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Monyako v Lesotho Tourist Board and Others

Case No: 
LAC/APN/11A/2002
Media Neutral Citation: 
[2006] LSLAC 3
Judgment Date: 
28 July, 2006
Judge: 
Mosito

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      LAC/APN/11A/2002

IN THE LABOUR APPEAL COURT OF LESOTHO              

   

Held at Maseru

 

In the matter between:

 

TSEBO  MONYAKO                                                           APPLICANT

 

AND

 

LESOTHOTOURIST BOARD                                        1ST RESPONDENT

BOARD OF DIRECTORS                                              2ND RESPONDENT

THE LABOUR COURT PRESIDENT
(MR. LETHOBANE)                                                           3RD RESPONDENT

 

CORAM:             HON. MR. ACTING  JUSTICE K. E. MOSITO

 

PANELISTS:      MR. L. O MATELA

                             MR. R. L MOTHEPU

 

HEARD:              24 July 2006

 

DELIVERED:      28 July 2006

 

SUMMARY

 

Review Application – applicant not having complied with Rule 15 of Labour Appeal Court Rules- respondents having consequently not filed answering affidavit- effect thereon- Court exercising its discretion in terms of Rule 19 – parties ordered to file proper papers- matter postponed to a later date.

 

JUDGEMENT:

 

1.           This is an application for an order in the following terms:

 

“1.     Reviewing, correcting and / or setting aside the judgement in LC.100/2000 in the matter of TS’EPO RAPOU & 3 OTHERS vs. LESOTHO TOURIST BOARD & ONE, on grounds of impropriety, irregularity and / or illegality;

 

2.      Granting applicant order prayed for in the Originating Application.

 

3.   Granting applicant such further and / or alternative relief.”

 

2.      This application arises out of a decision of the Labour Court in which TS’EPO RAPOU, TSEBO MONYAKO, ‘MAMOTHAE MASHOLUNGU & MOKOENYA CHELE, first fourth applicant respectively, had instituted proceedings in the Labour Court in LC.100/2000, against the present first and second respondents.

3.      In the Labour Court Application, the said three applicants prayed for an order in the following terms:

 

1.   that the respondents be ordered to pay the salaries of the applicants together with yearly increments till they attain the retirement age of sixty (60 years).

 

2.           That the respondents be ordered to pay up the insurance premiums of the applicants in terms of the Personnel Regulations up to the applicants’ retirement age of sixty (60) years.

 

ALTERNATIVELY TO PRAYERS 1 AND 2 ABOVE:

 

That the severance pay be calculated up to the period of the applicants’ retirement age of sixty (60) years.

 

3.           That the provisions of Section 79(6) of the Code be made an Order of this [Labour Court] Court. 

 

4.      That the first respondent be declared liable under section 69 (4) & (5) of Code.

         

5.        That the respondents be ordered to pay costs.

 

6.           That the applicants be granted such further and / or alternative relief.”

4.      I must pause at this stage and observe that, I deliberately reproduced the prayers in both applications, as I felt that they do not appear to me to be a typical example of elegance in their drafting.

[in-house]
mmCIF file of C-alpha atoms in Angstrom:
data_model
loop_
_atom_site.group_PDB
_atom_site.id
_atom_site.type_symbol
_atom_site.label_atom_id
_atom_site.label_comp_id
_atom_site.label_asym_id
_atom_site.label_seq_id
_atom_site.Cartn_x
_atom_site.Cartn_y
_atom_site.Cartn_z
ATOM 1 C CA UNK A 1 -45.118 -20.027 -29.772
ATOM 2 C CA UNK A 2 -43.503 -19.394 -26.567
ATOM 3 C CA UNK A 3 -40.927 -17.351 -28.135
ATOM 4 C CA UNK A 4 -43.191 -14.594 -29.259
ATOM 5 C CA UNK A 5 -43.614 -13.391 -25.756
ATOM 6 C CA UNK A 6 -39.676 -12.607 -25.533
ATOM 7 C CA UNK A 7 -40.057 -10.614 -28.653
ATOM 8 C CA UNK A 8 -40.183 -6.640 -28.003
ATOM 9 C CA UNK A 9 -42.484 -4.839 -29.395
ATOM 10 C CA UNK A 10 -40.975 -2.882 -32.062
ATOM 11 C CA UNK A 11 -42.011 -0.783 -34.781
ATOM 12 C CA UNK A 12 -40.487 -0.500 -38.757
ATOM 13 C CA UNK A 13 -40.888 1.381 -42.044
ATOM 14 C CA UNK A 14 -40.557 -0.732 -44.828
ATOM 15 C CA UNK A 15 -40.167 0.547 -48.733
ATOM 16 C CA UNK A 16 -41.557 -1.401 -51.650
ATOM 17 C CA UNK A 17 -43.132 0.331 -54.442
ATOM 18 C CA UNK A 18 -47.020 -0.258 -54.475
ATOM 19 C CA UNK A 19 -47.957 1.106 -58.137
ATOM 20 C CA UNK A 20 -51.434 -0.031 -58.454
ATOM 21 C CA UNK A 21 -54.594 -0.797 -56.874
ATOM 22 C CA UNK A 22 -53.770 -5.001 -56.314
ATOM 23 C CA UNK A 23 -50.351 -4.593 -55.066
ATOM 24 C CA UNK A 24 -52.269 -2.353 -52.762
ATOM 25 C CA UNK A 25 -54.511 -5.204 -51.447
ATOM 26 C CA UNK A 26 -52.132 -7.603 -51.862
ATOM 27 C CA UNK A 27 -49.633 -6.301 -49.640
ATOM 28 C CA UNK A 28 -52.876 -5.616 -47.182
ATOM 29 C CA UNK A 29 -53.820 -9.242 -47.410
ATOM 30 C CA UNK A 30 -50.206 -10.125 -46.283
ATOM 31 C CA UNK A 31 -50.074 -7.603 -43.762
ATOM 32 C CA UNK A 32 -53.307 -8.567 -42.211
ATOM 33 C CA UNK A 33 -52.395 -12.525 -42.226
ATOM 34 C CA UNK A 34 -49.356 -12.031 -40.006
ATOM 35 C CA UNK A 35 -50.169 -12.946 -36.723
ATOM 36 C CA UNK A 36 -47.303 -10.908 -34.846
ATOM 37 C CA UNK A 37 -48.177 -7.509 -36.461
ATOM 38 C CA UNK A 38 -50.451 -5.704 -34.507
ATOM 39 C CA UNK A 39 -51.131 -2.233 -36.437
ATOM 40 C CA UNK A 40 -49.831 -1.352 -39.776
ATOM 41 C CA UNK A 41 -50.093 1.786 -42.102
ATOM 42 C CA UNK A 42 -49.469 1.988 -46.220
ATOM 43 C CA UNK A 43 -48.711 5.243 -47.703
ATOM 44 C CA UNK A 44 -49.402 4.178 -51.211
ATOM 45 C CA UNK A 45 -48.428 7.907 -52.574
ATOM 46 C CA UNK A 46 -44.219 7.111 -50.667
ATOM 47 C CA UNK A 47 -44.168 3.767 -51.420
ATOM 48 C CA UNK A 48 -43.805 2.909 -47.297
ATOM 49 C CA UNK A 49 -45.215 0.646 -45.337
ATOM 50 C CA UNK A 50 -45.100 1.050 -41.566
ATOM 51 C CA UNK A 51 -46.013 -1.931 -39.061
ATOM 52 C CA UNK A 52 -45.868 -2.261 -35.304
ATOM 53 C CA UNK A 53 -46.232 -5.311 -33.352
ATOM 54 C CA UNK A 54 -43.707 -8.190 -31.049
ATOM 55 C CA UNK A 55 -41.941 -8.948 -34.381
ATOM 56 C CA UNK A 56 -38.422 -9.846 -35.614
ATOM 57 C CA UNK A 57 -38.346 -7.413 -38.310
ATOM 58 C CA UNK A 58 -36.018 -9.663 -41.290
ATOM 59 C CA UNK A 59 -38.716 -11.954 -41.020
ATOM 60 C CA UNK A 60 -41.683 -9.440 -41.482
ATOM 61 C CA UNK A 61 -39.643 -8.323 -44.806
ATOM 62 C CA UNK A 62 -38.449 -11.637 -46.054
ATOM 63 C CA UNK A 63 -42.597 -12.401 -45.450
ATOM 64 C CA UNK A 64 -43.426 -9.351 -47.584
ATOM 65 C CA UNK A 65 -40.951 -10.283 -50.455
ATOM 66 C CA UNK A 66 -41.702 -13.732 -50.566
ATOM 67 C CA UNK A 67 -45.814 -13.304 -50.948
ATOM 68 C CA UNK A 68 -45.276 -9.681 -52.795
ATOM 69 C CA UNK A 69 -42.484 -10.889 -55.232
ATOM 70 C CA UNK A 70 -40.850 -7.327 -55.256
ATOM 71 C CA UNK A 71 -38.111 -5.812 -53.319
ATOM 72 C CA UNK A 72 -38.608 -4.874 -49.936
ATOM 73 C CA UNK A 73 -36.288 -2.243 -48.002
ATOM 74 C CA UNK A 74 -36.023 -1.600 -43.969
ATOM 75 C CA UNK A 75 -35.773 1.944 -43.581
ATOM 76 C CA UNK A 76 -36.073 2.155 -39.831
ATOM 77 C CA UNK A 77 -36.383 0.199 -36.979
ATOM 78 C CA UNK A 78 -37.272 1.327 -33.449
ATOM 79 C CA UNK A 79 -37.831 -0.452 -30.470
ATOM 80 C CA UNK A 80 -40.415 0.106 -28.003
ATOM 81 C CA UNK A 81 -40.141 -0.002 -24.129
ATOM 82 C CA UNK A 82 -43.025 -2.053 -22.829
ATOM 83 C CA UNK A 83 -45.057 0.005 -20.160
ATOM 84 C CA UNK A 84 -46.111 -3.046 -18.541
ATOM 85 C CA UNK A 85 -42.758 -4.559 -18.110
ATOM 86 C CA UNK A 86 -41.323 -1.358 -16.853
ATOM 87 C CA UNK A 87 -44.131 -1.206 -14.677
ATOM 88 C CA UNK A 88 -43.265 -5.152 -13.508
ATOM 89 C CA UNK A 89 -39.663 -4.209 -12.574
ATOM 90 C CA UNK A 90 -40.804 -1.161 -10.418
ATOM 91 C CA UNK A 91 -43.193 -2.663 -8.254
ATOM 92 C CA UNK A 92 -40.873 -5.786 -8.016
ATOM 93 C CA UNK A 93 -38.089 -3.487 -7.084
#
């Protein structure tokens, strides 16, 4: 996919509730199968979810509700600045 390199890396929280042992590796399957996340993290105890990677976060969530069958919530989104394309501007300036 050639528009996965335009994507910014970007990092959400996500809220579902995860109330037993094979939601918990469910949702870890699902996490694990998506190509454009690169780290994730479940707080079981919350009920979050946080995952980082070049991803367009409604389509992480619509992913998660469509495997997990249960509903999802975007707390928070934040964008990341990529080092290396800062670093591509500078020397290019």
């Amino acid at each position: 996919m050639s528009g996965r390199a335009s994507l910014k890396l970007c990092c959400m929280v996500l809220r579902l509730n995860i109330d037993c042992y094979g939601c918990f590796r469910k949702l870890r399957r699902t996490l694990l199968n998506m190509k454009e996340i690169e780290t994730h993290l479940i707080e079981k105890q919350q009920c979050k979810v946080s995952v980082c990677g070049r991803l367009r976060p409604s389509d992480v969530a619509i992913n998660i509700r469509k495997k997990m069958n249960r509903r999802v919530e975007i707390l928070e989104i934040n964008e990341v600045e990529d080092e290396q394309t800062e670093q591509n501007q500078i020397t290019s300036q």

5.      Be that as it may, it is appropriate to mention at this stage that, the Labour Court application was opposed by means of an Answer to the originating application. (More about this later)  the said Answer is signed by one Van Zyl’s incorporated, attorney of the respondents.

 

6.      The Labour Court heard the said application on the 2nd and 3rd days of April, 2002.  On the 24th day of April 2002, the said Court handed down its judgement in the matter, dismissing the application with costs.

 

7.      On the 11th day of November 2002, the present applicant, TSEBO MONYAKO filed an application for review in terms as outlined in paragraph 1 of this judgement.

 

8.      In paragraph 6 of his founding affidavit filed in support of his application for review, the applicant argues that the decision of the third respondent herein has been “discredited (sic) by procedural irregularities, improprieties and illegalities along the following:-

 

8.1    Third Respondent erred in finding that operational requirement existed which justified termination of applicant from his employ;

 

8.2    It was improper of Third Respondent to conclude that the said operational requirements call for the dismissal of applicant;

 

8.3    Third Respondent disregarded Applicant’s contention that he was treated unfairly and discriminated because some other employees were retained beyond the 31st July 2002.

 

8.4    Third Respondent misdirected himself in dismissing Applicant’s contention that his contract was of a fixed term so he should have been paid his benefits up to the end of a fixed term namely a retirement age.”

 

9.      Along with the filing of the said application for review before this count was filed an application for condonation by the present applicant.  Condonation was duly granted by my brother Peete J on the 3rd April 2006.

 

10.    On the 2nd day of December 2002, the Attorney General and Ministry of Tourism filed an application to intervene as respondents.  Along with that application for intervention, they filed an Answering Affidavit.  My sense is that the said Answering Affidavit was filed in anticipation of an order permitting the Attorney General and the Ministry to intervene.  On 3rd April 2006, the Attorney General withdrew as Attorney of record from the intervention application.  The said application remained pending without anybody to move it.

 

11.    When the matter was placed before me on the 21st day of July 2006, I became aware of the situation outlined in paragraph 10 above, and directed the Registrar of this Court to communicate with Mr. M. Mapetla for the Attorney General to file heads of argument in the matter in preparation for the hearing of the intervention and review applications.  The Registrar reported that Mr. Mapetla had told her that his office no longer had anything to do with the matter as it had withdrawn.  Indeed, there was no appearance for either the Attorney General or the Ministry of Tourism when the matter was heard on the 24th day of July 2006.  The application for intervention was therefore not prosecuted or moved.  When the review application was heard on the 24th day of July 2006, the question of the fate of the intervention application became an issue.  In the absence of an appearance for the intending intervening Applicants, the application for intervention had to be struck off the roll for want of prosecution.